Going through cancer treatments and recovery changed me in so many ways. I thought I understood what it would be like, but I was wrong.

I had been there for family members as they underwent surgeries, chemotherapy and radiation - but being the supporter and not the patient allowed me to maintain a veil of separation. Being in the hot-seat, that's no longer an option.

During each treatment phase I was forced to look at the disease straight on and accept that it was a part of my life. But with all that reality came a coping mechanism that numbed my emotions and caused memories to fade almost as quickly as they were generated. I was truly living in the present moment, because that was all I could handle.

Each time we made the trip, I felt myself receding as we covered the miles to OHSU. After my initial appointment, I knew what lay ahead. Appointments usually included several white-coat-clad people in the room who were there to observe and sometimes examine me. My personal space was violated from the cheery nurse who asked me to step on the scale in a hallway to the probing questions, mammograms, procedures and ultrasounds.

My sense of modesty and embarrassment at having total strangers examine my breasts was inconsequential. I quickly figured out it was easier to ignore my feelings and just let it happen. I had no control.

Some of the medical students were just as embarrassed as I was; others used nervous humor to lighten the tension, looking at me hopefully to see if I would play along. Sometimes I could, sometimes tears ran down my face, betraying how alone and mortified I felt.

Hotel stays before and after surgeries and long drives under sedation became our way of life. Less-than-optimal results in surgeries and mishandled communication about them made me trust my doctors less and less. I was always waiting for the next misstep, while desperately hoping for good news.

Through it all Gary, our dear friend Susan and I did our best to keep a sense of humor and try to stay positive. Now, over a year later, I'm just beginning to allow the full measure of that experience to set in. That's when another wonderful blessing appeared to help me start the process.

St. Charles Cancer Center is doing a great job offering classes, support groups and resources to help patients both during and after cancer treatment. When I saw that Ellen Waterston was offering a writing class for cancer patients, I jumped at the chance. The class was for six weeks and was offered free. I wanted to take a writing class from Waterston for years. I owned several of her books and admired the nonprofit she founded, Nature of Words.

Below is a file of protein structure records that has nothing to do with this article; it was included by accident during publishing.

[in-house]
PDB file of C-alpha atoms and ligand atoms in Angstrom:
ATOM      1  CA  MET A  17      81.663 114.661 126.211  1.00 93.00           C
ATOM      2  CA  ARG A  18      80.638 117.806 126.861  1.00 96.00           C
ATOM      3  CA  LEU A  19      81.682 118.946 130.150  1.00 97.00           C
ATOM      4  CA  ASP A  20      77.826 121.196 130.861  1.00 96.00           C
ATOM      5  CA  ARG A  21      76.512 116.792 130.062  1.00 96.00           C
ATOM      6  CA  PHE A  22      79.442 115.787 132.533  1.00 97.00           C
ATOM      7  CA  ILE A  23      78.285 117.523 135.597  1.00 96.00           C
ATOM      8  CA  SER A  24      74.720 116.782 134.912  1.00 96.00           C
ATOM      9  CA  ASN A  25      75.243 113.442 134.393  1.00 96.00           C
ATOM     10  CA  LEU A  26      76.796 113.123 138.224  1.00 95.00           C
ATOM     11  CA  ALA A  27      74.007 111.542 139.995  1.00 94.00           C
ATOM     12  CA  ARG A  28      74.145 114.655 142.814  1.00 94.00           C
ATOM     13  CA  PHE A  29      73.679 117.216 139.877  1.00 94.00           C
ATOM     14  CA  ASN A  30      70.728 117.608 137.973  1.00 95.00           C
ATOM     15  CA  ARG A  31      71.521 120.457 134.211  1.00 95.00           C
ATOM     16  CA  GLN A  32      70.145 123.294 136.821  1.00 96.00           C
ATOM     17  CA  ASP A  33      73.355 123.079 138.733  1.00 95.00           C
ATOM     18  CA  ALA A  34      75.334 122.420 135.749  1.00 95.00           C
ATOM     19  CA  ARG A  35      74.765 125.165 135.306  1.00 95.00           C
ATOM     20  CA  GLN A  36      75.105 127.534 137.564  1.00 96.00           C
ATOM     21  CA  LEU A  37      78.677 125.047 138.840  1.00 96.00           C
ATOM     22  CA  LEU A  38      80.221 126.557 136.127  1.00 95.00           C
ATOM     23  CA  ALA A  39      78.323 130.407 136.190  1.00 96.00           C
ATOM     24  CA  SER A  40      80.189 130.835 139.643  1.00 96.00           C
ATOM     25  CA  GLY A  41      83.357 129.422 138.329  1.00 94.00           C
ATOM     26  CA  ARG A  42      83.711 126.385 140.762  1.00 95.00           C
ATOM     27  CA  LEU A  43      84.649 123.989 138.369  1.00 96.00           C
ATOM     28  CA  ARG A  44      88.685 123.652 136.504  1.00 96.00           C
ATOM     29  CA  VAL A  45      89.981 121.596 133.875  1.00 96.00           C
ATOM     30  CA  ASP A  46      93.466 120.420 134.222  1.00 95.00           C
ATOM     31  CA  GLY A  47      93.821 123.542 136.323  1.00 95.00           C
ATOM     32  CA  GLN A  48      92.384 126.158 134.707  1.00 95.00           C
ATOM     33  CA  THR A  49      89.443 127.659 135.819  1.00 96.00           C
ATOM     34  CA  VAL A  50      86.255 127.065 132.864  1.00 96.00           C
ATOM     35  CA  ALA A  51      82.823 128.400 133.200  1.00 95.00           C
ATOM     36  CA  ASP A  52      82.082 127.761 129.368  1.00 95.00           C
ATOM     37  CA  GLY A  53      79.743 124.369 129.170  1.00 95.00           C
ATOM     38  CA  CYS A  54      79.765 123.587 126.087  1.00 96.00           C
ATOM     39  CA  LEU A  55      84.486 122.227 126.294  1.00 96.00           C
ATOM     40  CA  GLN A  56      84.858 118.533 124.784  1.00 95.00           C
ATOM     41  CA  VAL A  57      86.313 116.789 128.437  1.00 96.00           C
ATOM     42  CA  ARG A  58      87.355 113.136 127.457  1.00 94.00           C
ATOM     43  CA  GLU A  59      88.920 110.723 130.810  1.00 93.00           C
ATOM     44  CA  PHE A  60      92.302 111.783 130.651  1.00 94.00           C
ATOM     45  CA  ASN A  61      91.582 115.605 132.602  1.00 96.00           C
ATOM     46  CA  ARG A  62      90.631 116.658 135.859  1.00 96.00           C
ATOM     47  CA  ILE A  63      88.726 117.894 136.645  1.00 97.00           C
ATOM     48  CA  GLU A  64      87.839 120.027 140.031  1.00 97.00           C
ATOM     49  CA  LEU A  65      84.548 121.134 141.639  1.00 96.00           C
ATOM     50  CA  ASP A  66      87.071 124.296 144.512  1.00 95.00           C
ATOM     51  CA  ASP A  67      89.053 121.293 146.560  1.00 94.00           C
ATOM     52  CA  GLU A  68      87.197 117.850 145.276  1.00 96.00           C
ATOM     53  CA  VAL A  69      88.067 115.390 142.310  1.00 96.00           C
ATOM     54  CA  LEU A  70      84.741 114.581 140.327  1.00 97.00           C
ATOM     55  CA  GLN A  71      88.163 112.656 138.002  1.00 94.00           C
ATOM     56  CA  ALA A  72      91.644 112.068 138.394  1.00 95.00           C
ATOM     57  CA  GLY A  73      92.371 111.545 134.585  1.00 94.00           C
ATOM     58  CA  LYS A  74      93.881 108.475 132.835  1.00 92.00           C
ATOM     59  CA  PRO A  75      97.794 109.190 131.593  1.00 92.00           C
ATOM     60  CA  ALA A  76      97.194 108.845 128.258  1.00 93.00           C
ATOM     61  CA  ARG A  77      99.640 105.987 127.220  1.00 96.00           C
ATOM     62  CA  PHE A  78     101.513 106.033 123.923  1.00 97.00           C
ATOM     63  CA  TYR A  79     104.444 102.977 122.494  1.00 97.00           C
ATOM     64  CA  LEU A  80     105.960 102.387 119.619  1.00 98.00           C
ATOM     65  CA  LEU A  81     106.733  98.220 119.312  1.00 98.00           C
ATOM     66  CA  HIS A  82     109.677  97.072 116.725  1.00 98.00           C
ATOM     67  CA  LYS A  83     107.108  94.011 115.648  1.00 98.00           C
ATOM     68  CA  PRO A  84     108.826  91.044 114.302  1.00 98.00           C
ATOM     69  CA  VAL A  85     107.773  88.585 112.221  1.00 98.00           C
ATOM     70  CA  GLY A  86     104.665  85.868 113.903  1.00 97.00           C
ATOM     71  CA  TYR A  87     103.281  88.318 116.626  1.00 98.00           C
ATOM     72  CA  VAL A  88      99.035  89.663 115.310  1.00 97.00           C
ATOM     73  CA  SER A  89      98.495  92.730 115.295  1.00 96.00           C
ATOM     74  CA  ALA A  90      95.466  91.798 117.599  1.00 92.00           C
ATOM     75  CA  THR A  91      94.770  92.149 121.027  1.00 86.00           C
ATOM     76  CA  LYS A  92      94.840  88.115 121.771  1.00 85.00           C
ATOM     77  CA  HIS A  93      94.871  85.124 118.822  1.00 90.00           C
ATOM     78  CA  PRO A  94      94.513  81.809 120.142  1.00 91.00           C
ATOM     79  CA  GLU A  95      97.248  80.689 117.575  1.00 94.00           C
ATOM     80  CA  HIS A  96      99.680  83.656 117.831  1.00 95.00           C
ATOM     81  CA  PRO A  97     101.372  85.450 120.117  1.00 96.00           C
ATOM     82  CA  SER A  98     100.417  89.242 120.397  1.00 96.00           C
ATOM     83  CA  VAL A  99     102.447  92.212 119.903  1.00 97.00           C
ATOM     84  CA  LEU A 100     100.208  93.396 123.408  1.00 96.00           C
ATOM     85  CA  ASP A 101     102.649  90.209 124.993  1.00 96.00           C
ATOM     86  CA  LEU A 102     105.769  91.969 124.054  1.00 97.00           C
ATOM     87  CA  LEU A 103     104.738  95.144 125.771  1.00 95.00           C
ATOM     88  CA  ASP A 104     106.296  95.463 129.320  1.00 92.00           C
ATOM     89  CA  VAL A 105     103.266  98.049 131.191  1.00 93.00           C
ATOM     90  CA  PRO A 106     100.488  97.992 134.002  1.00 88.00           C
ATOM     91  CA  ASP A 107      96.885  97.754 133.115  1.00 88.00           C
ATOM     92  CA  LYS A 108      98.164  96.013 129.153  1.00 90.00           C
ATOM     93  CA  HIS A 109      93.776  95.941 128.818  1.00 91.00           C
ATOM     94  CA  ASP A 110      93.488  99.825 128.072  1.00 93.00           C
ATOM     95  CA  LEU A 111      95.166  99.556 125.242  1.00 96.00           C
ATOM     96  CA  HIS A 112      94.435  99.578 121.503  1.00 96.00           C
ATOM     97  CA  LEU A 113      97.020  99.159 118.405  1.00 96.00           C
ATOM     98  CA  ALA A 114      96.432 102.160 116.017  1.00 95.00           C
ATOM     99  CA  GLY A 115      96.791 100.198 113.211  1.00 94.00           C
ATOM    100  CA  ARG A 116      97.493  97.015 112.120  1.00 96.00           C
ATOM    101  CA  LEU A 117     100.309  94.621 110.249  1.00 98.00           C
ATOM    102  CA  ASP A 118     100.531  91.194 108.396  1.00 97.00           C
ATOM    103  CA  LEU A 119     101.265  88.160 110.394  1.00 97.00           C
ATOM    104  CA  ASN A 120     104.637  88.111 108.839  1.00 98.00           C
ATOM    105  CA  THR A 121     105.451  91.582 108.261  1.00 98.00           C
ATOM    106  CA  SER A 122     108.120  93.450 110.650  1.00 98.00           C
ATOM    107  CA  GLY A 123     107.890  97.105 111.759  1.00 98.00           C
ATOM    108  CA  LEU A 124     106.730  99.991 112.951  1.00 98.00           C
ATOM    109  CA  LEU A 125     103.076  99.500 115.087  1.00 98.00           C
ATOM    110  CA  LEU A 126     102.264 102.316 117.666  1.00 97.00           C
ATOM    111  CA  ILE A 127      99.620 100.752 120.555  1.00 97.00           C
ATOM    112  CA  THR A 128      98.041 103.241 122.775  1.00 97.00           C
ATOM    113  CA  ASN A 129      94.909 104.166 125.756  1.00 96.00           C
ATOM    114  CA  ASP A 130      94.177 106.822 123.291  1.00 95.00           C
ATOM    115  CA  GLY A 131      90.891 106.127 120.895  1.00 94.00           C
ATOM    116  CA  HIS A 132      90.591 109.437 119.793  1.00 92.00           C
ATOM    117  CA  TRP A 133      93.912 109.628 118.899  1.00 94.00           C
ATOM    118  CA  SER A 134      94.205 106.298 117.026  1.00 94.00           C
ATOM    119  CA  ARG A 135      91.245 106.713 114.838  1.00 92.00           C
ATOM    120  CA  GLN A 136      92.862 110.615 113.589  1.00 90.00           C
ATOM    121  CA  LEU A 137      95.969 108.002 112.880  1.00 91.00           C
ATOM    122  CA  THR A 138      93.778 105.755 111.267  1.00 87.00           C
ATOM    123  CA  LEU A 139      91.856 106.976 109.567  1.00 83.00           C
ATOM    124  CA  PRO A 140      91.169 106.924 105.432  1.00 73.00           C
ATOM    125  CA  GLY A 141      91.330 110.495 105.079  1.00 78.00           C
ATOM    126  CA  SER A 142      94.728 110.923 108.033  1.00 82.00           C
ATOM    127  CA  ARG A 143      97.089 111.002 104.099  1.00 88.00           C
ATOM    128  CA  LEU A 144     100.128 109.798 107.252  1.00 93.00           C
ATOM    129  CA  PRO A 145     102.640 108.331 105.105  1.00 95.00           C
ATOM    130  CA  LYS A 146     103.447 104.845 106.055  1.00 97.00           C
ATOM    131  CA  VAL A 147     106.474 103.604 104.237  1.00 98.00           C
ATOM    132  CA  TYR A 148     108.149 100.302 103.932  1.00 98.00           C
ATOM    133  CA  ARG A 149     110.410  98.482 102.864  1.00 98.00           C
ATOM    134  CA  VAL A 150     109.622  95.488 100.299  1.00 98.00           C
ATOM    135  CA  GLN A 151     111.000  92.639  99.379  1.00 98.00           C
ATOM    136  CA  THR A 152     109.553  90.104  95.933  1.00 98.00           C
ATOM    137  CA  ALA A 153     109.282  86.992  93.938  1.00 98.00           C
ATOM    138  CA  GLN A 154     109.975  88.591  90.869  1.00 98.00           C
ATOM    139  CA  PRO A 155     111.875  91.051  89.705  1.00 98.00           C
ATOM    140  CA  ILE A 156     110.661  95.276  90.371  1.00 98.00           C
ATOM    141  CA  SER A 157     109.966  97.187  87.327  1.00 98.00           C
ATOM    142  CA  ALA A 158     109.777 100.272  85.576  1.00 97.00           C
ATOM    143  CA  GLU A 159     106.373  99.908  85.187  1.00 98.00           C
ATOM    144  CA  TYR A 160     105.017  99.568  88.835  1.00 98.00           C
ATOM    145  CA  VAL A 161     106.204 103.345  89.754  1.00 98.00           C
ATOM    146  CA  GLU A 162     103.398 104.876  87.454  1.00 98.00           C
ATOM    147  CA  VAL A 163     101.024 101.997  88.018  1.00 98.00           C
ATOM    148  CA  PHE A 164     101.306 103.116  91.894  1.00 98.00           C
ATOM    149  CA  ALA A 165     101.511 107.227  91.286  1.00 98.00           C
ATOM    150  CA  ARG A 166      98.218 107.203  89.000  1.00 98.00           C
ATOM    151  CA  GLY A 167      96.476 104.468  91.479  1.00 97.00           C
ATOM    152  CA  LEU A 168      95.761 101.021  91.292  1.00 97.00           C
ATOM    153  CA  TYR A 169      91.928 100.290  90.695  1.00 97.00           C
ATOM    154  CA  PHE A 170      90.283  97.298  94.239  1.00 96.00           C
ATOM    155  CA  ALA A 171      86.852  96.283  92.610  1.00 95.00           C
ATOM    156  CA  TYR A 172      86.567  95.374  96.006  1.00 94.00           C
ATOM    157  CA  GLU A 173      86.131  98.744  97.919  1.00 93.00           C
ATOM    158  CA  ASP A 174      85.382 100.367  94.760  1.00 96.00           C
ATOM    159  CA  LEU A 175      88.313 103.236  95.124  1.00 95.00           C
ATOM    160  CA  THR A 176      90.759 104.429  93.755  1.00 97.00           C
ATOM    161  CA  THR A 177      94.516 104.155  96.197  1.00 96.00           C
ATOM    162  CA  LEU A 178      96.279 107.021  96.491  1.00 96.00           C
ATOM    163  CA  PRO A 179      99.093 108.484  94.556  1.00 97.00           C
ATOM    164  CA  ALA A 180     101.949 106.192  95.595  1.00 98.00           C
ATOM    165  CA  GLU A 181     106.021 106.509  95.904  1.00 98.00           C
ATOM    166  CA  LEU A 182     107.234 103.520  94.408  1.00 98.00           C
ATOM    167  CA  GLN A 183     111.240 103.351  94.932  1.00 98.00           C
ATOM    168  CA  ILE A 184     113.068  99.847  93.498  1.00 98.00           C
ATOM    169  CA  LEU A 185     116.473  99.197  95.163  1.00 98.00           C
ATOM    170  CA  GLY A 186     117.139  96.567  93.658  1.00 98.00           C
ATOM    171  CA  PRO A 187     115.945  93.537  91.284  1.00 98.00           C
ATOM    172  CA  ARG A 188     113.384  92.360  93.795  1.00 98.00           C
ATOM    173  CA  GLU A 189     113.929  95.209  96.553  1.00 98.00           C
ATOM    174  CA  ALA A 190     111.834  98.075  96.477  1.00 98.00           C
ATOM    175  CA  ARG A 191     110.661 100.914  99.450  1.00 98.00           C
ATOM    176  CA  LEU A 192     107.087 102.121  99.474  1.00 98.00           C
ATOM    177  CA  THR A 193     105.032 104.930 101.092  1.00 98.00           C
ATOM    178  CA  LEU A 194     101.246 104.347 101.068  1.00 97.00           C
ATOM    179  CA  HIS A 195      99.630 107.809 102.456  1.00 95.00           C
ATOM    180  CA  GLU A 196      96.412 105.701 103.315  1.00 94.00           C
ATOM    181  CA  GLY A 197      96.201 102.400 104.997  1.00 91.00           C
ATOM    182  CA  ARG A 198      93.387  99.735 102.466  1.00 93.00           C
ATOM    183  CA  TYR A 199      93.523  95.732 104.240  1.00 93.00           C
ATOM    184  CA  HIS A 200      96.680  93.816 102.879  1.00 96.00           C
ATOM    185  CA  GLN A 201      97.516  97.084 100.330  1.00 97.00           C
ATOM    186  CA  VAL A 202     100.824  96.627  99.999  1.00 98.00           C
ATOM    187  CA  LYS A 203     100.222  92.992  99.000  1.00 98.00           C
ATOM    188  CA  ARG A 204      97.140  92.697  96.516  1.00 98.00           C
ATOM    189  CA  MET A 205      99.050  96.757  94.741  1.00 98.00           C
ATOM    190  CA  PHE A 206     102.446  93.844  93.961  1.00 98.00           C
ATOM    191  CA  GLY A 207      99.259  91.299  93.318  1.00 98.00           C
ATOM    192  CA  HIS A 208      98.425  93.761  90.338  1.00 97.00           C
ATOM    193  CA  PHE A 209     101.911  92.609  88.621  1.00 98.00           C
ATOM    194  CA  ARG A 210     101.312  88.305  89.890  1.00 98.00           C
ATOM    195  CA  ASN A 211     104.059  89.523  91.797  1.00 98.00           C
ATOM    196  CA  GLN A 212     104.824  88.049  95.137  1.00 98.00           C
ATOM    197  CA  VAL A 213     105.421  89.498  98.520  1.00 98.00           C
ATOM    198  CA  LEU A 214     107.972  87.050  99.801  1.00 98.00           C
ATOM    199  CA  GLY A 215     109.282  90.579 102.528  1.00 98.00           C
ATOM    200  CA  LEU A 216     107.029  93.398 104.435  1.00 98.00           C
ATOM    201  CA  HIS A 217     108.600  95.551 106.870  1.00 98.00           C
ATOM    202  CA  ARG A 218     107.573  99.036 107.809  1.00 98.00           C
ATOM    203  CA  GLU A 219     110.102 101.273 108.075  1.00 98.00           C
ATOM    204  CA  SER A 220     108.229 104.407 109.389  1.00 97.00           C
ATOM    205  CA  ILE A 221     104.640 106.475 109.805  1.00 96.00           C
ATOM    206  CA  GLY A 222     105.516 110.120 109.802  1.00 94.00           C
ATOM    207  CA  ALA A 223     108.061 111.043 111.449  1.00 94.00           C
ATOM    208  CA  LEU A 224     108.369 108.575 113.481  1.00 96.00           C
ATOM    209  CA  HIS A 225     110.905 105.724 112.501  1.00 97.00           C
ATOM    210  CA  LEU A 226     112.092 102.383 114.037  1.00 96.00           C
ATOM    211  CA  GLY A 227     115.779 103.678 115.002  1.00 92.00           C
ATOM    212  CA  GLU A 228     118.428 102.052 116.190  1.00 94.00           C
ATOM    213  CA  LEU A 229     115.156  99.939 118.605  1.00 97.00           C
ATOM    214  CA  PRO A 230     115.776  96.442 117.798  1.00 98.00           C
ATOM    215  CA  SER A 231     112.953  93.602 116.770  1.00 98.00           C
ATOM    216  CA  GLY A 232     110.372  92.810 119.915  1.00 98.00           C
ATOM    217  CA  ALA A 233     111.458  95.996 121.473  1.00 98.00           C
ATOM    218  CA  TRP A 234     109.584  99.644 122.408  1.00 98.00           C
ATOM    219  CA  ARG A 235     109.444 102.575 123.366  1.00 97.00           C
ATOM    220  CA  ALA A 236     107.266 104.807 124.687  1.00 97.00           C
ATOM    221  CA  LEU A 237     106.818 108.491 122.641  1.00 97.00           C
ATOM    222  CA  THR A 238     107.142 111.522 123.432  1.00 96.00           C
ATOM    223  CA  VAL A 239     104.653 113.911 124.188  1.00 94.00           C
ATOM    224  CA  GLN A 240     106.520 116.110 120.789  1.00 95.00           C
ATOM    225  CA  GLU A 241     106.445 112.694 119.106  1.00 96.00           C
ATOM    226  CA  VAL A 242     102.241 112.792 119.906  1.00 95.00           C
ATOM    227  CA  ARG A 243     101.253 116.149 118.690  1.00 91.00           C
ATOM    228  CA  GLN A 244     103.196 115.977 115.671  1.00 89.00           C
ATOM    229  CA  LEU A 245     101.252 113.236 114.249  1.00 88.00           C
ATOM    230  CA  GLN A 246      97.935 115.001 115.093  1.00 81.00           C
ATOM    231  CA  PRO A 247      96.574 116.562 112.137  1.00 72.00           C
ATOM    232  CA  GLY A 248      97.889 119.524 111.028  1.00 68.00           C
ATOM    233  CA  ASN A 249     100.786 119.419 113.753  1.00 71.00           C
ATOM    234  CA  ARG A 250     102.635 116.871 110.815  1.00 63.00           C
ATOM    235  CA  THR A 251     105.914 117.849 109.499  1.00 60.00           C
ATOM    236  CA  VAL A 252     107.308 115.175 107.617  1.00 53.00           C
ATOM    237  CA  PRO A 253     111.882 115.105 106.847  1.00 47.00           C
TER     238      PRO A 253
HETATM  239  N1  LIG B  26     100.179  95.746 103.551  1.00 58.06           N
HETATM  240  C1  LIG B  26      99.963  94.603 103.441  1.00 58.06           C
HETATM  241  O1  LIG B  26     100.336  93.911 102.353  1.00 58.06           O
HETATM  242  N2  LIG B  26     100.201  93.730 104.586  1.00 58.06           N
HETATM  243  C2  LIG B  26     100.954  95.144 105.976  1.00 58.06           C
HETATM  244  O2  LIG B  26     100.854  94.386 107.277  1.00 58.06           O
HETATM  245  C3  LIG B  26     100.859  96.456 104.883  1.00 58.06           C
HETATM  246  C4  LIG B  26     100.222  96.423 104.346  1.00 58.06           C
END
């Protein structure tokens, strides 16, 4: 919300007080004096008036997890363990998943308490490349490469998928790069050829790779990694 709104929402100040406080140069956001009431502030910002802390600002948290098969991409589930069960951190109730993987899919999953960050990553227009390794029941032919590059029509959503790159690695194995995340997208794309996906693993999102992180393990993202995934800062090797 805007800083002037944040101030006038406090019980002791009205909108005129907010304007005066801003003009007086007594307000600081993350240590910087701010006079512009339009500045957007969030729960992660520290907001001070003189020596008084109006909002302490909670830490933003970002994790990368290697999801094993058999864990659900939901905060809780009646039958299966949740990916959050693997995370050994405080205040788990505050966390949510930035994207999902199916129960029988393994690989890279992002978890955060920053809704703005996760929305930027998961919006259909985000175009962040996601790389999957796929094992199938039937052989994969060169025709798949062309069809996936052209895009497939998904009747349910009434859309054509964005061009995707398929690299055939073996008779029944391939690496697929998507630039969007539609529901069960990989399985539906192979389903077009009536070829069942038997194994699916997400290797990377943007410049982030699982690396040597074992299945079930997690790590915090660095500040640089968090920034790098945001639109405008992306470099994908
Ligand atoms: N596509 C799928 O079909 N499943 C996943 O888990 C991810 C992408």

The class was filled to capacity with a diverse group of cancer survivors, all in different stages of recovery. Ellen gave us writing prompts designed to encourage creativity and the tools to tell our stories. I found that the more I wrote the more I began to remember. My mind had blocked so much of what I'd been through, it was hard to remember conversations, important treatment dates and a whole myriad of intense experiences. I had to rely on Gary and friends who had walked the journey with me to fill in the details.

I found that the writing began a mental healing just as important as my physical renewal. Before I could complete an assignment, I often had to allow myself the time to write about forgotten emotions and traumatic times. Sometimes, a particular experience would percolate up and I would have to fill a page with words that described my feelings. Ellen taught us to write descriptive words out on a page and then go back and circle the ones that jumped out at us. From there, I was inspired to write a poem that got to the heart of the memory. I was slowly releasing hidden thoughts I didn't know were there.

I am committed to using writing as a tool in my recovery kit. Mining my psyche through self-expression and allowing my imagination to flow in a manageable way gives me a sense of control. I'm taking the initiative to face the tough times so I can move through and past them. Each day, I whittle away a bit more to reveal what I've been through and the person I'm becoming. For me, writing is a form of meditation, release and creative expression.

I'm so thankful to the people and resources that are helping me to heal and move beyond cancer.